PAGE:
Exploring mysterious Pyramid Lake and its odd tufas
When explorer John C. Fremont first set eyes on Pyramid Lake, he was impressed.
“We encamped on the shore, opposite a very remarkable rock in the lake, which had attracted our attention for many miles,” he wrote in his journal in 1843. “It rose, according to our estimate, six hundred feet above the water; and, from the point we viewed it, presented a pretty exact outline of the great pyramid of Cheops.”
It seems appropriate that, as an explorer, Fremont was filled with thoughts of ancient Egypt when he first encountered Pyramid Lake because, like the great pyramids, it has a timeless and mysterious quality.
Part of the lake’s uniqueness lies in the stark contrast between its blue waters and the surrounding brown desert. Pyramid is the largest remnant of ancient Lake Lahontan, a giant inland sea that once covered most of Nevada.
The lake, about 45 miles north of Reno, receives a regular flow of water from the Truckee River, which begins at Lake Tahoe. It is also the center of the 322,000-acre Pyramid Lake Paiute Reservation.
When Fremont stumbled upon the lake, he found it teeming with large fish, noting that “their flavor was excellent – superior, in fact, to that of any fish I have ever known.”
Over the years, the fish have remained important to the lake and its people. Anglers have long sought Lahontan cutthroat trout at Pyramid. The world record for a cutthroat trout – 41 pounds – was established there in 1925.
The lake is also famous as home of the rare cui-ui, a fish that first appeared more than 2 million years ago. Today, the fish is an endangered species protected by the U.S. government.
Pyramid Lake makes an enjoyable day trip. It is a fine spot for picnicking, camping, boating, water-skiing, swimming, hiking, exploring or just driving around.
The lake’s shores are dotted with many interesting tufa formations. The pyramid is made of this pitted stone that is formed when natural springs filled with calcium mineral water leak into salty, carbonate water. A chemical bonding occurs, which results in the creation of a limestone-like substance known as tufa.
Formations such as those found around Pyramid Lake are the result of a build-up of tufa material, which can only occur under water. However, once water recedes and the tufa is exposed to air, it ceases to grow.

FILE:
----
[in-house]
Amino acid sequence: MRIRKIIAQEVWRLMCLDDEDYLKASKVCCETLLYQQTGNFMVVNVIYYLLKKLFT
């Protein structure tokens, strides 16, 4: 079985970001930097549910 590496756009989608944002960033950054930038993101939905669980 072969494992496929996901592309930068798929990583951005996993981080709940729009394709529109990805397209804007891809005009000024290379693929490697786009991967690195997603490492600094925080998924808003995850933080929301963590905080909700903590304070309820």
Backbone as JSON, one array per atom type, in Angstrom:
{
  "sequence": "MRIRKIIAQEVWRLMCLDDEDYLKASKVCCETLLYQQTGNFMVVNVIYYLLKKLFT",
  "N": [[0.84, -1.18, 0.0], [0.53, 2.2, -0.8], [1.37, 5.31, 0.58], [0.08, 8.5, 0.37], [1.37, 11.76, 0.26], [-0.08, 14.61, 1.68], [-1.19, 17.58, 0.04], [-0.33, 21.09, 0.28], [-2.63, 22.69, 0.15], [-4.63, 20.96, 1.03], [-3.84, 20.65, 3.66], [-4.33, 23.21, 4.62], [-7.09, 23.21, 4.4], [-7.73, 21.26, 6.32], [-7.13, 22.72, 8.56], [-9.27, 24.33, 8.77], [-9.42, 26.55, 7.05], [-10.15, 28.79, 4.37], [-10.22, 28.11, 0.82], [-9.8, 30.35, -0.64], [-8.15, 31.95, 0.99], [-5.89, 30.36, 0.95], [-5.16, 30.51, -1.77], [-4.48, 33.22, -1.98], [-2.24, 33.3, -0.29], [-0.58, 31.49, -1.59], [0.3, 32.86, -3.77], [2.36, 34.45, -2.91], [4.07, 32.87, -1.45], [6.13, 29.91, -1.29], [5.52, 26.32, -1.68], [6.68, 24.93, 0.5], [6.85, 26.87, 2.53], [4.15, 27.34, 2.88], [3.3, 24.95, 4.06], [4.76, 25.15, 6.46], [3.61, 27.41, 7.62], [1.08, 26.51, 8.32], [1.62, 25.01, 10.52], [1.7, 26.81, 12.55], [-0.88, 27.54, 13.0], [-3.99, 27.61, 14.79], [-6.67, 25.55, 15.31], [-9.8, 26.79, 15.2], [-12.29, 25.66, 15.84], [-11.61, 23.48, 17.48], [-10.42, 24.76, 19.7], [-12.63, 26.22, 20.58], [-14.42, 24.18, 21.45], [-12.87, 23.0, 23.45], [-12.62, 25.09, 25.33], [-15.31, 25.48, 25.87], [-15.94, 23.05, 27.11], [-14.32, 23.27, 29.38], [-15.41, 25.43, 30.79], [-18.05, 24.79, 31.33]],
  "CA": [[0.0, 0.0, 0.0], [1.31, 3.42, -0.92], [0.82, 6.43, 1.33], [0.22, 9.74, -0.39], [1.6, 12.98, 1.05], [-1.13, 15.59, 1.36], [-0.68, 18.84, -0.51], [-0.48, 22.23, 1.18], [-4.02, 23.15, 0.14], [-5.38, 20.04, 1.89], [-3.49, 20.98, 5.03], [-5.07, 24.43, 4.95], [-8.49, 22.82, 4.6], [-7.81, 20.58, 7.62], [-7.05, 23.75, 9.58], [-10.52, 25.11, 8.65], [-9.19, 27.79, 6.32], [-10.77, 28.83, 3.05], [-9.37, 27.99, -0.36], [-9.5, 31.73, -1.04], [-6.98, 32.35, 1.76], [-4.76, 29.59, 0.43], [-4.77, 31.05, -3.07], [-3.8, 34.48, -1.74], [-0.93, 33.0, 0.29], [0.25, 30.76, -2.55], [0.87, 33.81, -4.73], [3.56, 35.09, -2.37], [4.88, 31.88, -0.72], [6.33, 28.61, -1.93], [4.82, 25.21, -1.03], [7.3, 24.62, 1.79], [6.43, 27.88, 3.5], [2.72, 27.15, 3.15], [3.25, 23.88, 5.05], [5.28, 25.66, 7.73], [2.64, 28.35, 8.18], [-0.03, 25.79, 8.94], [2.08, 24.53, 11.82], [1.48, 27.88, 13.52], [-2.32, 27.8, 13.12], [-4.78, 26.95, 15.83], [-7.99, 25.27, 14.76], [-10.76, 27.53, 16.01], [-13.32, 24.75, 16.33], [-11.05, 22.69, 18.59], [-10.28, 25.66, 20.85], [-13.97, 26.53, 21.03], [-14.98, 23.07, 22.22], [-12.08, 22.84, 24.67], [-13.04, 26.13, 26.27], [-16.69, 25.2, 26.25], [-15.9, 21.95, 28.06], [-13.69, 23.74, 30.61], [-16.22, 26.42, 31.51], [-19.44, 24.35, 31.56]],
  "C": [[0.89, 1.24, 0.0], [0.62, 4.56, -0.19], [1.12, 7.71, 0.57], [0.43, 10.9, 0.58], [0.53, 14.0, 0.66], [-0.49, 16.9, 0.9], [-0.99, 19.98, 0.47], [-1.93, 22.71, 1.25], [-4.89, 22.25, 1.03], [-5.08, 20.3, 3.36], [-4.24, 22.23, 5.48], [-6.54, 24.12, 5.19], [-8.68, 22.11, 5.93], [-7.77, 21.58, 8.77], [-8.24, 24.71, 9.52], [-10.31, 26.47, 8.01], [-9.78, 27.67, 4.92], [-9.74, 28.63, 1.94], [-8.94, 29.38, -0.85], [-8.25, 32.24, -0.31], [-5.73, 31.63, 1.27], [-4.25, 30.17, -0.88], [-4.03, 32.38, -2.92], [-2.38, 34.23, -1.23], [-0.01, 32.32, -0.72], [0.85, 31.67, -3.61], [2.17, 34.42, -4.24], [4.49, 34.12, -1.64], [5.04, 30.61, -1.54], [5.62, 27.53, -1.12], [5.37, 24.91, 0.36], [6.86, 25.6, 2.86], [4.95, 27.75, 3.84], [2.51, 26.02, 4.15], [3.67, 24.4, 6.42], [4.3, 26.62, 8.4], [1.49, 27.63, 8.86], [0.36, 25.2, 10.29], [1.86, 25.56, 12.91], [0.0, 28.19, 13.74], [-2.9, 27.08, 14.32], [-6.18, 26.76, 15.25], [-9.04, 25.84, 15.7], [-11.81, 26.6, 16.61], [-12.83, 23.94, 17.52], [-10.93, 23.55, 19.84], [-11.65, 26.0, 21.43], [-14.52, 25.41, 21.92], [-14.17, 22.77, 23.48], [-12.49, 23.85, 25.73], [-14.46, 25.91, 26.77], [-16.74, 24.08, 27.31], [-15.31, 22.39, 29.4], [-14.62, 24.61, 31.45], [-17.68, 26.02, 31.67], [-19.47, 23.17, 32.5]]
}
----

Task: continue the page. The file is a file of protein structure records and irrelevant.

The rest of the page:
Pyramid Lake is also the site of considerable geothermal activity. In several places around the lake, including cracks in the pyramid, boiling hot water pours from natural underground hot springs.
At the lake’s north end, which is not open to the public, steam can be seen escaping from holes and cracks along the shore (you can see it while boating on the lake).
At several places along the shore, you can also find other unusual tufa formations. For instance, nearly adjacent to the pyramid are several giant tufa bubbles, which are mushroom-shaped rocks that are hollow in the middle.
One of the most famous of Pyramid’s formations is “Great Stone Mother and Basket,” a remarkable tufa formation that resembles a seated Indian woman with an open basket next to her.
One of the legends about the Stone Mother is that she was so filled with remorse when some of her good children were driven away by evil siblings that she began to cry, filling the lake with her tears. Her basket remains empty, awaiting the children’s return.
Another of Pyramid Lake’s more unique features is Anaho Island, near the lake’s east shore. The 247-acre island is a national wildlife refuge that serves as a sanctuary for colonial nesting birds, primarily American white pelicans.
The island is off limits to people, but home to dozens of birds in addition to the pelicans, including cormorants, California gulls, great blue herons and snowy egrets.
The Pyramid Lake Museum and Visitor Center contains exhibits describing the tribe’s history and culture, as well as the lake’s natural history. Here, you can also purchase camping, boating and fishing permits, which are required at the lake.
For information about Pyramid Lake, contact the Pyramid Lake Museum and Visitor Center at (775) 574-1088.
• Richard Moreno is the author of “Backyard Travels in Northern Nevada” and “The Roadside History of Nevada.”